Freezing Cold Electrodes? Not Anymore!

I live and practice chiropractic in Rochester, NY right smack in the middle of the upstate New York snow belt. And I know it’s hard for you to believe but it does get a tad bit chilly around here…even in the winter time. Seriously.  Now, on occasion in our office, we use some electric modalities with patients (electric muscle stimulation, interferential, etc.) and one thing always bothered me. Generally, when we choose to use one of these modalities, it is because of overly tight muscles or splinting (settle down there Ben Franklin, we can talk about the research in another post). And regardless of whether we used the sticky electrodes or the 3 x 5″ carbon electrodes that were sprayed with water (my economical preference), patients always jumped just a bit from the cold electrodes. This seemed counter-productive — especially when we are talking about people who are in pain and spasm and shouldn’t be exposed to a shock that makes them jump at all.

Several times per day, I would hear myself say, “Sorry, these are going to be a bit cold.”
To which the patient would respond, “Arrrrrgh! Holy crap, is that cold!”

Not the greatest strategy for patient comfort, retention and bedside manner.

So five years ago, I decided to take it as a personal challenge to solve the problem of the freezing cold carbon electrodes. First, I tried heating the water in the spray bottles we used. I got a desktop coffee cup heater and rested the spray bottle on that. I also tried ultrasound gel warmers and a few other strategies. No help. The water stayed warm but once the water hit the air, it was almost as cold as without heating it. And keep in mind, 72 degree room temperature water is awfully chilly to a 98.6 degree body.

After several experiments I determined that the only way to consistently deliver comfortably toasty electrodes to the patient would be to actually heat the electrodes. Then, once the water hit them, they would still feel warm. But how? We have a microwave in the office but this seemed like a terrible idea for the degradation of the carbon. I was also afraid it would become uncomfortably hot and perhaps even cause burns. Another idea was to dunk them in a hydrocollator but I didn’t have one in every treatment room and had no intention of buying a bunch of hot water tanks at $250 a pop. Not to mention the space they take up and the horrible prospect of a kid turning his arm into soup. It also made the electrodes really wet and patients didn’t dig that too much.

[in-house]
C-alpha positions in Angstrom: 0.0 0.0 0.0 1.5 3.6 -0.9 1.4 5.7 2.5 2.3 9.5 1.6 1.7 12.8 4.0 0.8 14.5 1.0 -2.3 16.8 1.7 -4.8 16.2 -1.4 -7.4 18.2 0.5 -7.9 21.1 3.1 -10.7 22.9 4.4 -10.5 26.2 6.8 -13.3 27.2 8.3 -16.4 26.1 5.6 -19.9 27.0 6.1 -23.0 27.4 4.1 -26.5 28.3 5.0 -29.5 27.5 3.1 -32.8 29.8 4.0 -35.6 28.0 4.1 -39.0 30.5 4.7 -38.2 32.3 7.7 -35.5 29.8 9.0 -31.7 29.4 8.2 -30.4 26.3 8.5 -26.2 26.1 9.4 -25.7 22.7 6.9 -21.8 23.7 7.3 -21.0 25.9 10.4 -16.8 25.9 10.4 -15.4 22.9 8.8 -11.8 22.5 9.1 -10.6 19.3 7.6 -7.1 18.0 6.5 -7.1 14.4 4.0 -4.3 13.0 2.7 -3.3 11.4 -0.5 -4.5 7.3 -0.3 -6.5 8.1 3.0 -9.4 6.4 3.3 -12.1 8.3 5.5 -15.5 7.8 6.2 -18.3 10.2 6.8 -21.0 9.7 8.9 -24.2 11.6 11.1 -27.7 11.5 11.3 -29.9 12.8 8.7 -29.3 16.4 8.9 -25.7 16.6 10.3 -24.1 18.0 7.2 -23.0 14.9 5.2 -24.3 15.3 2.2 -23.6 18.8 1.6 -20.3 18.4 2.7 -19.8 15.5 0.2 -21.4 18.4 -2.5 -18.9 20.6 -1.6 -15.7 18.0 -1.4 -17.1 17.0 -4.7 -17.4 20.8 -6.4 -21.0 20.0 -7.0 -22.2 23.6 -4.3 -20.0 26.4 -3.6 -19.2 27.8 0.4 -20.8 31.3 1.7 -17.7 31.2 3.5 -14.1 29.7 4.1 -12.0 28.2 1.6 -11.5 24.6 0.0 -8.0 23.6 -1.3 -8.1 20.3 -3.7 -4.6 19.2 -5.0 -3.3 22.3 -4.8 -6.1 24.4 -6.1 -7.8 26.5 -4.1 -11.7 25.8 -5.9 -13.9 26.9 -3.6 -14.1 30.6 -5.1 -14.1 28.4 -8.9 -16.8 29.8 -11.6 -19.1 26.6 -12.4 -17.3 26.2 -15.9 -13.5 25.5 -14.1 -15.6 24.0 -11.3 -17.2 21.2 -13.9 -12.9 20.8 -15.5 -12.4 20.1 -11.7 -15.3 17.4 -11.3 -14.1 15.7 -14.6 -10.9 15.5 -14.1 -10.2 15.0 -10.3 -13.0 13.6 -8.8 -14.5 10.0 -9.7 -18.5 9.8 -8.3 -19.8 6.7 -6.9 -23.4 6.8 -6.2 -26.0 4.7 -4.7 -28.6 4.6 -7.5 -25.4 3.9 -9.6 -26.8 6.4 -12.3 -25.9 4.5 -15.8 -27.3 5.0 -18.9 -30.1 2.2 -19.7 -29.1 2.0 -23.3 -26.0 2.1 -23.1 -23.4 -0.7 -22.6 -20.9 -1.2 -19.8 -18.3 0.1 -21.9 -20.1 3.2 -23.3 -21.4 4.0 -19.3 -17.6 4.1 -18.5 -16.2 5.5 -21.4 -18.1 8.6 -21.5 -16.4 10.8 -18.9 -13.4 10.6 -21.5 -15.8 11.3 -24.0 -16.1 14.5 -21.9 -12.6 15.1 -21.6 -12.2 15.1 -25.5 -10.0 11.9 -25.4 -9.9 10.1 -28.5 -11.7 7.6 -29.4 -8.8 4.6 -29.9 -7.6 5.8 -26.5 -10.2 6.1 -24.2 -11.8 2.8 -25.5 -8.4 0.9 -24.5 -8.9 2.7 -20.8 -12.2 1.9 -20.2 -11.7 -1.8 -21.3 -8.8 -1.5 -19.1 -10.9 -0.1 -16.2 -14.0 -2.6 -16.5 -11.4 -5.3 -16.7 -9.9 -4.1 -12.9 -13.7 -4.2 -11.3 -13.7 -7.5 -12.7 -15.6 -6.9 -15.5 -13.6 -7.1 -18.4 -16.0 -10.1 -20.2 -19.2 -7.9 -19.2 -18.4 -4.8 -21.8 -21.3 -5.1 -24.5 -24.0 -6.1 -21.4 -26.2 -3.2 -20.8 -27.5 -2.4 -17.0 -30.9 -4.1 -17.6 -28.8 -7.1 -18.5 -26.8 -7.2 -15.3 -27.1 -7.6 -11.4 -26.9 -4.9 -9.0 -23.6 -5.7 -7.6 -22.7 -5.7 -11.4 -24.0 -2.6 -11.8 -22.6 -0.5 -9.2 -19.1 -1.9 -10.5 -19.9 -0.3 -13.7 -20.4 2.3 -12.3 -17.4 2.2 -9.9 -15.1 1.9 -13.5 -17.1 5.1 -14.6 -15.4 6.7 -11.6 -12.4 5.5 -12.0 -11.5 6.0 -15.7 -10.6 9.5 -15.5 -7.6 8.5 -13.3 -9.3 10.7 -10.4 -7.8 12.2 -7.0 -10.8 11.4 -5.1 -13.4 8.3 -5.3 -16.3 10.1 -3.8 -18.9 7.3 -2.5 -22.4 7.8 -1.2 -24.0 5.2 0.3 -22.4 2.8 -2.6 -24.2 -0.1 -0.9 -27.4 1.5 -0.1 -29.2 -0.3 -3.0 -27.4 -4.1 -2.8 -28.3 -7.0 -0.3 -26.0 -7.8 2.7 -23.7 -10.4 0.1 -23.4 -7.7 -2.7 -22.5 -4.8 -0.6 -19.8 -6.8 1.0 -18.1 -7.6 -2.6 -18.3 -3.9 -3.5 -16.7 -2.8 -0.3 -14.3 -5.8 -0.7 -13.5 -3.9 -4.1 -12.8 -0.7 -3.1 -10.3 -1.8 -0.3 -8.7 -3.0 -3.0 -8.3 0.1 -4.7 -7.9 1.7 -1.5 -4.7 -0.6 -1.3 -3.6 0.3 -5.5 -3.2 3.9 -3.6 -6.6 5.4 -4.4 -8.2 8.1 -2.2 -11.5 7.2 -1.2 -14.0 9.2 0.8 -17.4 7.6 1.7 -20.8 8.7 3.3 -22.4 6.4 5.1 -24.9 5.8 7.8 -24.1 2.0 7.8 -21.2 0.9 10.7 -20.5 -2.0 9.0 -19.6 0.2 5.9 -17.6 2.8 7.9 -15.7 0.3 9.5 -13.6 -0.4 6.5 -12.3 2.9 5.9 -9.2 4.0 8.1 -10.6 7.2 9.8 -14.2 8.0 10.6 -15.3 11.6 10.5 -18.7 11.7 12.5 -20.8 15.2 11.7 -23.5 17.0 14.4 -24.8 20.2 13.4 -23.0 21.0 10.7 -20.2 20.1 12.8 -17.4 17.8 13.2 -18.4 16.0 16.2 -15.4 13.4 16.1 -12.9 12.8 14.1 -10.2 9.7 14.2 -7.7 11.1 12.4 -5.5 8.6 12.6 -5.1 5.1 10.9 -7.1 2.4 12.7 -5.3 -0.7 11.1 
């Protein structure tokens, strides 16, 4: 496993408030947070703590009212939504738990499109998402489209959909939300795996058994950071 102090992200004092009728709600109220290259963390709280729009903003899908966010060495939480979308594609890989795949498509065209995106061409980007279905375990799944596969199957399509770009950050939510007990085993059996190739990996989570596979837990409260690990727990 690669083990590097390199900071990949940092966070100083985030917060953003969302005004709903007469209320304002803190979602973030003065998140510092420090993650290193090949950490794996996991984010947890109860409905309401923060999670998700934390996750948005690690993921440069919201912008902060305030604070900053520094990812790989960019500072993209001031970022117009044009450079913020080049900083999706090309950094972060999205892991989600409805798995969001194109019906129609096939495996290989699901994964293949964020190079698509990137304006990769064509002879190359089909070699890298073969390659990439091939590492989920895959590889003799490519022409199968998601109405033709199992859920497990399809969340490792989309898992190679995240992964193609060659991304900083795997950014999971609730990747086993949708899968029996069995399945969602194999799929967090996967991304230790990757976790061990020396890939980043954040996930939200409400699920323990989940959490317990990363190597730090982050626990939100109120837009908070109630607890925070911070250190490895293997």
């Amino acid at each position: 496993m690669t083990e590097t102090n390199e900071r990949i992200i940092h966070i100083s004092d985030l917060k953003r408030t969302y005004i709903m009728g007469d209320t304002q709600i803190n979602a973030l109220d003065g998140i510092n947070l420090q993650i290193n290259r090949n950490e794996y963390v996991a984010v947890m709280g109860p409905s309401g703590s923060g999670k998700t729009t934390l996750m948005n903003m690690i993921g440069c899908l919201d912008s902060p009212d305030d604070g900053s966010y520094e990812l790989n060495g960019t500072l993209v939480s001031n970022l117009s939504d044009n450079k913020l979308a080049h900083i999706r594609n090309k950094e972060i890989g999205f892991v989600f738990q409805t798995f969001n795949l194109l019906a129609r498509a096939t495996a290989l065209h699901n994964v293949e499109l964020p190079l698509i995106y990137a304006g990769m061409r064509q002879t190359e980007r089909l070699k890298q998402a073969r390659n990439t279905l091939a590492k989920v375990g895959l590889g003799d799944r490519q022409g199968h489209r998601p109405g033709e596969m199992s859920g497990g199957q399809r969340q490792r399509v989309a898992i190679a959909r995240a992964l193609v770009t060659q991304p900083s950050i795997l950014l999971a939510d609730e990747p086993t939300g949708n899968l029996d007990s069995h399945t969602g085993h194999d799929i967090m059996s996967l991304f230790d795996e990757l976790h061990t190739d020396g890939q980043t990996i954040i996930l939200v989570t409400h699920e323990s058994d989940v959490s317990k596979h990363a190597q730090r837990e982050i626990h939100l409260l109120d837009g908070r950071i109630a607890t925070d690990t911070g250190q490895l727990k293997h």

The perfect solution would be something that I could rest the electrodes on and keep them at a safe, steady temperature.  It would need to be small, be able to stay on all day without over heating and be safe around little patients’ little fingers.

In the unlikeliest of places, I actually found it! A small, thin, flat heating element that stayed at 100 degrees Fahrenheit. No more, no less. The device is meant to be kept on all day long with no danger of overheating. You can turn them off at night and they warm up quickly in the mornings. They are safe to touch. They don’t wear out the electrodes and they cost under 15 bucks!

I bought four of them and they have been in constant service for 5 years.  None have failed. None have caused patient burns. And best of all, there have been no chilly electrodes.  I can use them with the carbon or the sticky ‘trodes.  I sandwich the paper-thin heater between two pairs of electrodes and usually toss a package of stickies on top.  Now patients say, “Ohh, that’s nice and toasty. Like a spa.”

I can live with that.  Bring it on, Winter! I’m ready for ya, Tough Guy!

I searched around since the store I initially got these heaters no longer carries them but I just located them online for a great price! The exact model and brand I have been using can be found here in case you are interested in getting some for yourself.  Yes, it takes you to a pet store website.  No, that is not a mistake.

Too bad you have to get them online, though. I really enjoyed the horrific look I got from the checkout girl when I first purchased mine when her eyes widened and she asked, “Exactly how many cobra snakes do you own?!?”